Category Archives: housing

Your Resilience Plan – Housing

In a climate where cold and rain are frequent features, your house is a critical resource. Unless you can afford to build your own, you will have to make do with a standard model, not designed with resilience in mind. Very few houses in Britain can function independently of mains services (‘off-grid’).

There’s still a lot you can do. Living off-grid is a major lifestyle change, and you can cultivate the correct attitude from any starting position. Then you’ll know what opportunities to look out for and be ready to seize them, as well as being better prepared for domestic emergencies.

Heating is important. You can always keep warm by wearing extra clothes, but a cold house soon become damp. This is a health hazard. Cut the high cost of heating energy with good insulation. There are many low-cost options, such as using double curtains and draught excluders in winter.

Use any outside space you have. You can grow herbs in pots and put up a washing line in the smallest of gardens. With a larger space, cultivate vegetables or hold community gatherings.

The structure of your house may be resistant to resilient improvements, but it’s filled with furniture, which is under more control. Consider quality and ease of cleaning in purchases. Learn how to care for furniture and you can afford to spend the extra on better made, or even locally crafted, items. Buy second-hand to save energy costs and help reduce the waste stream.

Taking this further, you could learn to repair or build your own furniture. For example, your landlord might not allow you to put up shelves. Find an old wardrobe and convert it to a bookshelf. If woodwork is too daunting, try making a rug or learning to upholster a simple stool. It’s important that you learn how much effort and skill is required, so that you know the true value of hand-made goods. Always try and source materials to benefit your local economy for your DIY projects.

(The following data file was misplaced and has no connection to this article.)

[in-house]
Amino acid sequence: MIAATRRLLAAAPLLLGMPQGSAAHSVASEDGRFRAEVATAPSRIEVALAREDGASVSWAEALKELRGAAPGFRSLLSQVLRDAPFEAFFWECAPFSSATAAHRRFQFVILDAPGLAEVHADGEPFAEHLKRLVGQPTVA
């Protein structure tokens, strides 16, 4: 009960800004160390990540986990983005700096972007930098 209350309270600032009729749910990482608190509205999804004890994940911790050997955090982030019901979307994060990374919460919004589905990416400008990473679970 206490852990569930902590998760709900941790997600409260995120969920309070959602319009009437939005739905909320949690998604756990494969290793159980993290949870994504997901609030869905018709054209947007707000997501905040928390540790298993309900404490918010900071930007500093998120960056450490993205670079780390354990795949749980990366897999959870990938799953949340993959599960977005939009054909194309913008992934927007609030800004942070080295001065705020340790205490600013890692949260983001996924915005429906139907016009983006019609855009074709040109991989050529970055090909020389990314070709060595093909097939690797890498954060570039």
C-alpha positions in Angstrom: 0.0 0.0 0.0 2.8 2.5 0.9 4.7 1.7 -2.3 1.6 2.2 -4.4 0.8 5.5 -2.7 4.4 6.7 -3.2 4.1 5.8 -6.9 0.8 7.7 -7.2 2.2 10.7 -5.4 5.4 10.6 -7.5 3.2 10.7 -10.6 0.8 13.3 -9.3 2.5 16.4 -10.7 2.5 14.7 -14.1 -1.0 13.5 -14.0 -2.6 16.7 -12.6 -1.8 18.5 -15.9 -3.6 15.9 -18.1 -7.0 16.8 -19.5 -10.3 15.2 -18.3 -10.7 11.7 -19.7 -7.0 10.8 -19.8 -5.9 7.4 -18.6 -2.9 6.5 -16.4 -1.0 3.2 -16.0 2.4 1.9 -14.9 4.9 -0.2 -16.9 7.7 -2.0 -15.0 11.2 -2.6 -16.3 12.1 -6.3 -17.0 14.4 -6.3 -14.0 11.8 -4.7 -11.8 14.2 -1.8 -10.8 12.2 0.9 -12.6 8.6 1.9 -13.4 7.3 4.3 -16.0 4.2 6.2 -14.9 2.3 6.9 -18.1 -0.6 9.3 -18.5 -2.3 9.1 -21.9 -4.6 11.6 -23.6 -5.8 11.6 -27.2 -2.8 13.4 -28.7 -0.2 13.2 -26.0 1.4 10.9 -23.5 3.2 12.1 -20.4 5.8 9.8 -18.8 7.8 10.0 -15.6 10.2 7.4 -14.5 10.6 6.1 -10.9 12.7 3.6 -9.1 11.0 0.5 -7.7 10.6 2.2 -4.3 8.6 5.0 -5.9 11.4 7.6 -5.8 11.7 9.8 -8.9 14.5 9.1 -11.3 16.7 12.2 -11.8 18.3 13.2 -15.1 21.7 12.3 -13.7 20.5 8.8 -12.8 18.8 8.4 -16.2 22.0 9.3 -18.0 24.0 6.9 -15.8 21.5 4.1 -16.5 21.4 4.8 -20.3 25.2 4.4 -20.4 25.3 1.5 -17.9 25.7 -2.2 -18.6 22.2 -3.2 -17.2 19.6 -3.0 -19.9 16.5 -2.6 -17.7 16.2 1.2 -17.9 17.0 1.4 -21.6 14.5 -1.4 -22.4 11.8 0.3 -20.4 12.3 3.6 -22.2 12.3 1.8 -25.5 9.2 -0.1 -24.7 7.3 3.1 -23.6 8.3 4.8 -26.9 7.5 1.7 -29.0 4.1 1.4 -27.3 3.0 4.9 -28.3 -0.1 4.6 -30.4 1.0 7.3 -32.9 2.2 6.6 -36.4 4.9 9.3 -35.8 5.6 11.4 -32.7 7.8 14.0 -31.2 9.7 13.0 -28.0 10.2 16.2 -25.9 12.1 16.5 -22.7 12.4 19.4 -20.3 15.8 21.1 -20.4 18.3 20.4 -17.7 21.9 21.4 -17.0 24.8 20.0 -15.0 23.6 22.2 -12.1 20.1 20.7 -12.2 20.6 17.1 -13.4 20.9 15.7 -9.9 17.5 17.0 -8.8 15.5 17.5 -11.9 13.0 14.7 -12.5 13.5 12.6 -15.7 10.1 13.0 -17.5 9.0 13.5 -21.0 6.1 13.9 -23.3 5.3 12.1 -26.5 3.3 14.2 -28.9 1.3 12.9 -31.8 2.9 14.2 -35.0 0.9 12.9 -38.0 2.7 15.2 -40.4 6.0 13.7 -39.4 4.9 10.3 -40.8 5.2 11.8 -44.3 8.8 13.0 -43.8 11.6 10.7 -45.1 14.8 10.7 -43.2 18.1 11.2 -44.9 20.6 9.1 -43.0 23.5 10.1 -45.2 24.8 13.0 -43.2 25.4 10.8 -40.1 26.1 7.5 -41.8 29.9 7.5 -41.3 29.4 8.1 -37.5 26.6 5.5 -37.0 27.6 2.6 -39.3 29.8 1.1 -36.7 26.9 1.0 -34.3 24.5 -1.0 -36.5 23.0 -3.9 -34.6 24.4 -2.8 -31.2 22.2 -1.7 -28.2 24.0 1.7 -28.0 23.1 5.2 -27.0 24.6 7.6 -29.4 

making a rag rug
This method uses a hooked needle to make a rag rug

These are all easy tasks, which you can carry out at any time. Suppose things go wrong in the outside world, upon which you depend? Do you know how to turn your mains services on and off? Where’s your water shut-off tap? You’ll need to know this if your system springs a leak! How would you make your house safe and secure if you have to leave it? Remember the two basic emergency situations are evacuation and isolation.

Let’s assume the latter case. You’re safe at home, but isolated from mains services and new supplies. Is your emergency food store independent of mains power? Many people rely on freezers to see them through. These are valuable in most circumstances. However, after a couple of days without mains electricity, all you have is a waste disposal problem. It’s very difficult to keep a freezer going on the sort of off-grid power you can easily access, but you’d learn a lot by setting this up.

How else could you provide essential services in your house in an emergency? What would you actually do if the water, gas or electricity went off? Make a plan. Would it see you through overnight? Could you last a few weeks? Understand what you might need and source the necessary equipment. A loft or shed are important as storage spaces for this.

For example, a well-insulated house can be kept from freezing or damp with the smallest of heaters. As long as you don’t keep leaving doors open, even a 500 watt oil-filled radiator can keep a room warm.

Never use a barbecue or other charcoal-burning device to heat a room or to cook indoors. They give off dangerous amounts of carbon monoxide, and could quickly kill you.

The truly resilient can make their own candle-powered flowerpot stove, using the proper instructions. The excitable inventor gives you full details to make your own if you scroll down, as shipping costs to the UK from the USA are quite high. Use this design and no other! All I’d add would be to use stainless steel for the inner metal workings, as ordinary steel nuts and washers are coated with zinc. Find out why this isn’t ideal, using your own research.

flowerpot candle stove
A flowerpot candle stove

Once you’ve given household resilience some thought and tried out a few ideas, you’re in a better position to assess a new place. Value a garden, food storage space and a large kitchen. Take a day trip to a historic house as your adventure for this section. Study the facilities people used before mains services.

A community eco-housing plan is the ultimate in resilient housing. It’s a major investment, so do plenty of research. Study the issues involved until you can discuss this possibility with confidence. Many communities offer places to rent. Being able to work from home opens up more possibilities.